The exceptional economic growth has beenpp accompanied by more exceptional fall m labor income inequality. Using case methodology, the using of data from Kenya's wage surveys to quantify the importance of various factors that have contributed to the fall in labor income inequality in the region. To find out that one important factor explaining the levelof income inequality could be job tenure, years of education and occupation, while important in explaining the changein income inequality are years of education and potential experience. To have comparison of the new data set with existing compilations reveals that the data assembled here represent an improvement in quality, significant expansion in coverage, although differences in the definition of the underlying data might still affect intertemporal, find systematic link between growth and changes in earnings. Case survey method in order to find strong positive relationship between economic growth and income of Kenyan household as affected by changes in income levels and other salient domains.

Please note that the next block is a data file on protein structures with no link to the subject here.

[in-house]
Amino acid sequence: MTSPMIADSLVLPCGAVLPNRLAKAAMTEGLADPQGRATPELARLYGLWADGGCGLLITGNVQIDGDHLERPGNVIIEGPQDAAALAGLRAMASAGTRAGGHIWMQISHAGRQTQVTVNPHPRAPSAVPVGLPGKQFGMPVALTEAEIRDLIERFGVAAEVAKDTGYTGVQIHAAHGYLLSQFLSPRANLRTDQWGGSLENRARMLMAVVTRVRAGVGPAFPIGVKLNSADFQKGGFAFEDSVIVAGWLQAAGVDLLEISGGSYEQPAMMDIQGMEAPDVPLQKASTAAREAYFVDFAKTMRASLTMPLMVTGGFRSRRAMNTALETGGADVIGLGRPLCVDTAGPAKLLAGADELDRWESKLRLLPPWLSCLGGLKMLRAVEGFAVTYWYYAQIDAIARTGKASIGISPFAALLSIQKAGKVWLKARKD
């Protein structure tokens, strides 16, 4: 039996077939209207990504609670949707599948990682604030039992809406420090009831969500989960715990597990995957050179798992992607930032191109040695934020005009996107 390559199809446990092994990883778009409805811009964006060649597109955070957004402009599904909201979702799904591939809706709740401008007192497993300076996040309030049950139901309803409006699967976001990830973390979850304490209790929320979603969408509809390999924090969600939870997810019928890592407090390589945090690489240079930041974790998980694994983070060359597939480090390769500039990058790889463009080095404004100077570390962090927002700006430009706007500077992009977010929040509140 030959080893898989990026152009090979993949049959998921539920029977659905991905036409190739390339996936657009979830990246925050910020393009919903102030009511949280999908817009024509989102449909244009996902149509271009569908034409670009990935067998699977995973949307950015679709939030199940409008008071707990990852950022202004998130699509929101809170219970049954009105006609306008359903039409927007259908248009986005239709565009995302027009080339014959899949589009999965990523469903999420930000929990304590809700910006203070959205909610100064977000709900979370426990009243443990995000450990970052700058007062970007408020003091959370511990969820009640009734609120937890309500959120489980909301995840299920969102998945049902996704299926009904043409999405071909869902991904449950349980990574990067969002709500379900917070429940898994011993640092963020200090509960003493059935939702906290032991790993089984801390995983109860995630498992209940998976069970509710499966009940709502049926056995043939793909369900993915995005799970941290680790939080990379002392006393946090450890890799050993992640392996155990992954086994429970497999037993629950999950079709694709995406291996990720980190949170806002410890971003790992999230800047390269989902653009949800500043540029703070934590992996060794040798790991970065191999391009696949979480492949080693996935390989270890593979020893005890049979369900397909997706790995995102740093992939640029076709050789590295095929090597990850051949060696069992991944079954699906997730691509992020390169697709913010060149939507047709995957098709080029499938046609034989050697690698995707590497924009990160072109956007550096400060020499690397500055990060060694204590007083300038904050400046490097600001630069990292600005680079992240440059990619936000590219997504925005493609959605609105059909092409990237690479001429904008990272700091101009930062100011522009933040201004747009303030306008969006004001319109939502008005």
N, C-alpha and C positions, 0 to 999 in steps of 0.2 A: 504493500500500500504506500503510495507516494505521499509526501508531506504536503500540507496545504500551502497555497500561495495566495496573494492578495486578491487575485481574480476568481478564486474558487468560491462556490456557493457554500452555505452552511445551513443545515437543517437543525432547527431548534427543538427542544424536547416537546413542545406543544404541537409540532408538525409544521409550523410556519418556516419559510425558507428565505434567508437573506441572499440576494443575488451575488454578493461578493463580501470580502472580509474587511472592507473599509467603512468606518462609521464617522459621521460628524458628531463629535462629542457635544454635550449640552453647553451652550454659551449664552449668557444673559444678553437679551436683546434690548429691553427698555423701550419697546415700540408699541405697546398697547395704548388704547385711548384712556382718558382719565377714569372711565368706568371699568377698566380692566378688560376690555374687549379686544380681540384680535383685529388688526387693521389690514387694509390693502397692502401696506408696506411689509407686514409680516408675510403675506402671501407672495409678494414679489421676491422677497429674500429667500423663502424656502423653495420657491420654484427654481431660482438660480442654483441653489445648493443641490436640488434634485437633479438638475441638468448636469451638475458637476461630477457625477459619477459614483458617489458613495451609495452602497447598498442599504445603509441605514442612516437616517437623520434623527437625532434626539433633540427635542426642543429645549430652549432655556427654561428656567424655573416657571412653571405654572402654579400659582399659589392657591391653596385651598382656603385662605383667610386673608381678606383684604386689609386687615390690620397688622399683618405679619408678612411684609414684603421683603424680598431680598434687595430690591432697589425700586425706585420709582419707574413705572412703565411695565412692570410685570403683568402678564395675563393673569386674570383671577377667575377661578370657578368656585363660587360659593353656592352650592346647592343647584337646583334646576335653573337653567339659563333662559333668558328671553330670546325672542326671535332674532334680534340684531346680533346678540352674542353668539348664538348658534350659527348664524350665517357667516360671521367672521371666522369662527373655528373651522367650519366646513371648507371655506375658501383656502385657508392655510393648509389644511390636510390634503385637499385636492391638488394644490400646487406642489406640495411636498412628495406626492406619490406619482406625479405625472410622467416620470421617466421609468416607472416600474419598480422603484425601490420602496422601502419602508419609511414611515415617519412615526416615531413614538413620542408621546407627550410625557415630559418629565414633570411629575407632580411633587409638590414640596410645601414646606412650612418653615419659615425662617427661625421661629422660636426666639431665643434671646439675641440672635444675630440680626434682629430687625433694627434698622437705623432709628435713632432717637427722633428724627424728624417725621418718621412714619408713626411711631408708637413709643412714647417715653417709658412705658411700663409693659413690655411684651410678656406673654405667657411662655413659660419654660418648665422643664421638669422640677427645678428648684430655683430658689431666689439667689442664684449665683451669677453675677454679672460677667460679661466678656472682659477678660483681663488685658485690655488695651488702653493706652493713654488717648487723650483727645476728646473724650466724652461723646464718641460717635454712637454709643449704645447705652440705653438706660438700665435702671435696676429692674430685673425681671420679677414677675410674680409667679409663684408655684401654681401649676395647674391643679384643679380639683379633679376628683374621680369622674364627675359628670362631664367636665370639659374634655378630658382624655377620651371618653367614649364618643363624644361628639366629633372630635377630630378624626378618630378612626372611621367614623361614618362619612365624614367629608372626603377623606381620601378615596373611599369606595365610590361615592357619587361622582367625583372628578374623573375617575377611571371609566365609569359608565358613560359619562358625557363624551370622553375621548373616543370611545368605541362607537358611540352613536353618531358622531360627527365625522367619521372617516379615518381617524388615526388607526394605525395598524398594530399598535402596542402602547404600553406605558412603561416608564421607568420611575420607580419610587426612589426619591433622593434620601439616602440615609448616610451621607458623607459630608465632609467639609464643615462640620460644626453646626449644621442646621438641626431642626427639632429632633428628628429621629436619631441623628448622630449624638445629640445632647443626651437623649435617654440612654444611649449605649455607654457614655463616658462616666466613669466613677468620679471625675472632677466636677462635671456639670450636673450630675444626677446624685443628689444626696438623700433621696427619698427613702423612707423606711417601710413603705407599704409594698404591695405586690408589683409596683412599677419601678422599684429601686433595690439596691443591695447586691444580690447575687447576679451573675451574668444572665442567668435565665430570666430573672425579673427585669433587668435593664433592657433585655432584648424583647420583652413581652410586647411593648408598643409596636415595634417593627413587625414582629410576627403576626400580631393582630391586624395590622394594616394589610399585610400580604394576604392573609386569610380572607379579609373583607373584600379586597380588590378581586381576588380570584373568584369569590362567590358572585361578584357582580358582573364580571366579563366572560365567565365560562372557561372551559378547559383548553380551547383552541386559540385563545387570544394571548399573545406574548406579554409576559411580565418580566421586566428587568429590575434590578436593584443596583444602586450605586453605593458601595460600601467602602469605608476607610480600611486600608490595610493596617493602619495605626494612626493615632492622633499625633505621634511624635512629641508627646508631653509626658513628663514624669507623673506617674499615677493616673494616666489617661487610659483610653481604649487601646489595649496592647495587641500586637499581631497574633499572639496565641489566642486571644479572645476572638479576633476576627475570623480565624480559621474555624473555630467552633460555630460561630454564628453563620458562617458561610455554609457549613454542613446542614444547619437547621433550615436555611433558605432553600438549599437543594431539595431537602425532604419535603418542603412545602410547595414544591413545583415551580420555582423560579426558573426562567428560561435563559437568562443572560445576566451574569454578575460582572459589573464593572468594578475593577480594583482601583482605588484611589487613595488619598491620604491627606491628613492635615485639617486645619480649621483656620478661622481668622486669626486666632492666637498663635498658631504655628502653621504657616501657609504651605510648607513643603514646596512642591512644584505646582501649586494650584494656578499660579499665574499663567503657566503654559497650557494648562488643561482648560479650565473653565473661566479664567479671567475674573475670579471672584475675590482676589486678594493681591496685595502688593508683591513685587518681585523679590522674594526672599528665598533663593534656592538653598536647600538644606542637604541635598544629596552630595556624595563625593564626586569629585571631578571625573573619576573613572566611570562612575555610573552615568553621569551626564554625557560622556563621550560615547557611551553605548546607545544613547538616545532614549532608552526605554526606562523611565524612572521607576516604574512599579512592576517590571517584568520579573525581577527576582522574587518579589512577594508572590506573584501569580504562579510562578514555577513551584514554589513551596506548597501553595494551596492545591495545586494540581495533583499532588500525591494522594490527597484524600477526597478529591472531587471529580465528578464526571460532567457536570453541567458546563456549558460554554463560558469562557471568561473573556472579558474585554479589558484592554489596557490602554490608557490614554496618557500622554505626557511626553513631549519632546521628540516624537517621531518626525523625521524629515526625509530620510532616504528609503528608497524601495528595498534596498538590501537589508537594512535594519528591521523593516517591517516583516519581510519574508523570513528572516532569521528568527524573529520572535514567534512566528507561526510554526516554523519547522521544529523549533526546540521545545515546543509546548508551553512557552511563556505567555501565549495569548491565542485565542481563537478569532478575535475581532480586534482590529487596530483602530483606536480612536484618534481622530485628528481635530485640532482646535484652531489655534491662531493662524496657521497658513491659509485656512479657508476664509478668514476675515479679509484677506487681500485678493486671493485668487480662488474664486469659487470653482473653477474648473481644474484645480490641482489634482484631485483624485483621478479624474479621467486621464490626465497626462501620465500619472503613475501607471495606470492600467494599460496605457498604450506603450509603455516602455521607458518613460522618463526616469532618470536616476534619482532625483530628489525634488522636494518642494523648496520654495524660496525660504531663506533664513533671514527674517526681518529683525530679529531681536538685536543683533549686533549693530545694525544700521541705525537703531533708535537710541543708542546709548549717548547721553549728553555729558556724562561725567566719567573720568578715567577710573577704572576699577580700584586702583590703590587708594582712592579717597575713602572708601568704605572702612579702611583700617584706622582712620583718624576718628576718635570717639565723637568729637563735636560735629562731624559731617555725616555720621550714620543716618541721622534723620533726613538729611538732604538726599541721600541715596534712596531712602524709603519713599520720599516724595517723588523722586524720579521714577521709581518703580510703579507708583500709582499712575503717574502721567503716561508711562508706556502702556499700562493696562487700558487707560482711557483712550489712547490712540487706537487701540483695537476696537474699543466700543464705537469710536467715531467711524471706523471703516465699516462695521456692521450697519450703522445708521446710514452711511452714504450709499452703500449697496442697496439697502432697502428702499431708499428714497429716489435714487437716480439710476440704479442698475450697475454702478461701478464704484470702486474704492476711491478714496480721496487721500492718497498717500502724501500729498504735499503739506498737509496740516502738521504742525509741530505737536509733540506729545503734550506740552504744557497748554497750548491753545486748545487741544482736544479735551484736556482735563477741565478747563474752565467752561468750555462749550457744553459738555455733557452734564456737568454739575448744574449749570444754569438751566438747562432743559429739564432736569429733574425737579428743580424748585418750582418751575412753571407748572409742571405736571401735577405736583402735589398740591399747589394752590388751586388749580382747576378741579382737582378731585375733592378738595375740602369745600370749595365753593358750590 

The growth in inequality is considered distributional problem only if it results in a decline in the economic position of persons at the bottom of the distribution. If incomes grow throughout the distribution, but the growth is higher at the top than at the bottom, then inequality increases, but the absolute incomes of those at the bottom improve. Changes in the absolute incomes of those at the bottom are affected by amount of economic growth, changes in inequality and changes in mobility. Without information on mobility it is impossible to tell what proportion of low earners in one cross-section had low earnings in subsequent cross-section. If many low earners in one year have high earnings in other years, then the crosssectional earnings distribution is not very informative. Only longitudinal data can yield that information. Likewise, cross-section data cannot reveal whether people with low earnings in one year are getting poorer, nor for that matter whether the rich are getting richer. Cross-sectional data can only be used to compare the characteristics and number of persons with low earnings in one year with those in another year. Suppose that people have sufficient assets or access to capital so that they can smooth consumption across periods. In this case, the relevant income concept for measuring inequality is average discounted earnings across these periods. A person might have temporarily low earnings in one period, but this would not indicate his or her position in the distribution of permanent earnings. If multiple-period earnings is the relevant concept, then inequality in each subperiod and mobility across subperiods would impact inequality of permanent earnings. In keeping with the notion that economic growth, changes in inequality and changes in mobility are three distinct concepts that describe different aspects of changes in the distribution of income. The rise in the price of skill is a result of both an increase in the real wages paid to more skilled workers and also a sharp decline in the absolute real wages paid to less skilled workers. The increase in inequality reflects an absolute as well as relative decline in the earnings of less skilled workers, the decline in wages for less skilled workers canceled out the impact of rising wages for more skilled worker, no change in mean wages can occur. Research confirms that there is negative correlation between inequality and growth across countries, but only when the focus is on inequality after redistribution has taken place. No evidence is found of significant correlation between gross income and economic growth.